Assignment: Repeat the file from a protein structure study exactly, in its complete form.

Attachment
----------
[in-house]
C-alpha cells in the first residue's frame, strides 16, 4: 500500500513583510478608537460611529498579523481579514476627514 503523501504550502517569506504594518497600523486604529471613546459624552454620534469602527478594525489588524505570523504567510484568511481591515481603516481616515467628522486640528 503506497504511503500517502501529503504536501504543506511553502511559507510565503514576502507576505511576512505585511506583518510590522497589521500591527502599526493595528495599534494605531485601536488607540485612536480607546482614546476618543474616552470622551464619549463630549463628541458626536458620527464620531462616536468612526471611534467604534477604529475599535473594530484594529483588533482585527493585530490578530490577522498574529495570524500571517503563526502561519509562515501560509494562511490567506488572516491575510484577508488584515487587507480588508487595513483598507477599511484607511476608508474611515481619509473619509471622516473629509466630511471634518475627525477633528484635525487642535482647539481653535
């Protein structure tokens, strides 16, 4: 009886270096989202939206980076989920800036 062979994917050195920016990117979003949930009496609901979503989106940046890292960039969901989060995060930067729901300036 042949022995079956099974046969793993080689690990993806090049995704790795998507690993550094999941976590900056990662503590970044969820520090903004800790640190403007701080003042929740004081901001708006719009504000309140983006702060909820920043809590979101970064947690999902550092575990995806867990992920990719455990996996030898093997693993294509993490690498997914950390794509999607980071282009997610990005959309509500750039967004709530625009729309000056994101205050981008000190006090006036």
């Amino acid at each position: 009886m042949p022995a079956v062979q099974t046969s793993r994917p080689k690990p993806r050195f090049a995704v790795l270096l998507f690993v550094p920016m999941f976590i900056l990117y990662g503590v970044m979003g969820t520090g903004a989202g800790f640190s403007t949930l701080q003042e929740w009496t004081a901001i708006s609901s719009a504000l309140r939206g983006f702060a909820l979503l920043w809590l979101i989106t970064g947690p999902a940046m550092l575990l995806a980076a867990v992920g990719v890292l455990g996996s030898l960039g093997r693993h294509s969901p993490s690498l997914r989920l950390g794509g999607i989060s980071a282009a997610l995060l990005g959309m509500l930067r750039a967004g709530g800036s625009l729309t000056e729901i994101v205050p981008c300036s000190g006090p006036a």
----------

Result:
[in-house]
C-alpha cells in the first residue's frame, strides 16, 4: 500500500513583510478608537460611529498579523481579514476627514 503523501504550502517569506504594518497600523486604529471613546459624552454620534469602527478594525489588524505570523504567510484568511481591515481603516481616515467628522486640528 503506497504511503500517502501529503504536501504543506511553502511559507510565503514576502507576505511576512505585511506583518510590522497589521500591527502599526493595528495599534494605531485601536488607540485612536480607546482614546476618543474616552470622551464619549463630549463628541458626536458620527464620531462616536468612526471611534467604534477604529475599535473594530484594529483588533482585527493585530490578530490577522498574529495570524500571517503563526502561519509562515501560509494562511490567506488572516491575510484577508488584515487587507480588508487595513483598507477599511484607511476608508474611515481619509473619509471622516473629509466630511471634518475627525477633528484635525487642535482647539481653535
């Protein structure tokens, strides 16, 4: 009886270096989202939206980076989920800036 062979994917050195920016990117979003949930009496609901979503989106940046890292960039969901989060995060930067729901300036 042949022995079956099974046969793993080689690990993806090049995704790795998507690993550094999941976590900056990662503590970044969820520090903004800790640190403007701080003042929740004081901001708006719009504000309140983006702060909820920043809590979101970064947690999902550092575990995806867990992920990719455990996996030898093997693993294509993490690498997914950390794509999607980071282009997610990005959309509500750039967004709530625009729309000056994101205050981008000190006090006036």
């Amino acid at each position: 009886m042949p022995a079956v062979q099974t046969s793993r994917p080689k690990p993806r050195f090049a995704v790795l270096l998507f690993v550094p920016m999941f976590i900056l990117y990662g503590v970044m979003g969820t520090g903004a989202g800790f640190s403007t949930l701080q003042e929740w009496t004081a901001i708006s609901s719009a504000l309140r939206g983006f702060a909820l979503l920043w809590l979101i989106t970064g947690p999902a940046m550092l575990l995806a980076a867990v992920g990719v890292l455990g996996s030898l960039g093997r693993h294509s969901p993490s690498l997914r989920l950390g794509g999607i989060s980071a282009a997610l995060l990005g959309m509500l930067r750039a967004g709530g800036s625009l729309t000056e729901i994101v205050p981008c300036s000190g006090p006036a």